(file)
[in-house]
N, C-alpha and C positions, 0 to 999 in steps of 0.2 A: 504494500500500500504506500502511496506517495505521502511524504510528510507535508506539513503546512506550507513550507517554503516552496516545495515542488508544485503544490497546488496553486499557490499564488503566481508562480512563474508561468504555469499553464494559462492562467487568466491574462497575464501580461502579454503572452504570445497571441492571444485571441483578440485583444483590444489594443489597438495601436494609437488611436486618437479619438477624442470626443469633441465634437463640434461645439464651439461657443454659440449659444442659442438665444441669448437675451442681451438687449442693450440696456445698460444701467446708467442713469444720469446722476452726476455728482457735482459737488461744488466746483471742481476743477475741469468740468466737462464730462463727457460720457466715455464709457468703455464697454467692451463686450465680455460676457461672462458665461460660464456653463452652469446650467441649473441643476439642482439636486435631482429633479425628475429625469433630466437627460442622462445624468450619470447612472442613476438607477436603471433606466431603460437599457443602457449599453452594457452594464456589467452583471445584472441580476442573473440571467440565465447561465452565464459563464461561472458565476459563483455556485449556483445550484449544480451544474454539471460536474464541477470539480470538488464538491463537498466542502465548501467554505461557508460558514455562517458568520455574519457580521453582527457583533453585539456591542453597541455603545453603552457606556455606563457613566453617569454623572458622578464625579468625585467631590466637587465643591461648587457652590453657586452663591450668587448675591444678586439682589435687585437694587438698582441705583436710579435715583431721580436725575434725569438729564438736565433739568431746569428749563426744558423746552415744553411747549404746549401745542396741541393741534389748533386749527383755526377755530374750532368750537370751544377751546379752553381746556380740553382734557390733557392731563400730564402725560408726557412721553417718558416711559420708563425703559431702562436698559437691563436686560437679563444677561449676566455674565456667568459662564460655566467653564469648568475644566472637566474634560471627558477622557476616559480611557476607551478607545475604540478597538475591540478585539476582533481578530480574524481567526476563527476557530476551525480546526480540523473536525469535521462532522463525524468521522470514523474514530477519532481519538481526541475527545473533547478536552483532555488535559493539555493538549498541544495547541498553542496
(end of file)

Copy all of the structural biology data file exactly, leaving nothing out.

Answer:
[in-house]
N, C-alpha and C positions, 0 to 999 in steps of 0.2 A: 504494500500500500504506500502511496506517495505521502511524504510528510507535508506539513503546512506550507513550507517554503516552496516545495515542488508544485503544490497546488496553486499557490499564488503566481508562480512563474508561468504555469499553464494559462492562467487568466491574462497575464501580461502579454503572452504570445497571441492571444485571441483578440485583444483590444489594443489597438495601436494609437488611436486618437479619438477624442470626443469633441465634437463640434461645439464651439461657443454659440449659444442659442438665444441669448437675451442681451438687449442693450440696456445698460444701467446708467442713469444720469446722476452726476455728482457735482459737488461744488466746483471742481476743477475741469468740468466737462464730462463727457460720457466715455464709457468703455464697454467692451463686450465680455460676457461672462458665461460660464456653463452652469446650467441649473441643476439642482439636486435631482429633479425628475429625469433630466437627460442622462445624468450619470447612472442613476438607477436603471433606466431603460437599457443602457449599453452594457452594464456589467452583471445584472441580476442573473440571467440565465447561465452565464459563464461561472458565476459563483455556485449556483445550484449544480451544474454539471460536474464541477470539480470538488464538491463537498466542502465548501467554505461557508460558514455562517458568520455574519457580521453582527457583533453585539456591542453597541455603545453603552457606556455606563457613566453617569454623572458622578464625579468625585467631590466637587465643591461648587457652590453657586452663591450668587448675591444678586439682589435687585437694587438698582441705583436710579435715583431721580436725575434725569438729564438736565433739568431746569428749563426744558423746552415744553411747549404746549401745542396741541393741534389748533386749527383755526377755530374750532368750537370751544377751546379752553381746556380740553382734557390733557392731563400730564402725560408726557412721553417718558416711559420708563425703559431702562436698559437691563436686560437679563444677561449676566455674565456667568459662564460655566467653564469648568475644566472637566474634560471627558477622557476616559480611557476607551478607545475604540478597538475591540478585539476582533481578530480574524481567526476563527476557530476551525480546526480540523473536525469535521462532522463525524468521522470514523474514530477519532481519538481526541475527545473533547478536552483532555488535559493539555493538549498541544495547541498553542496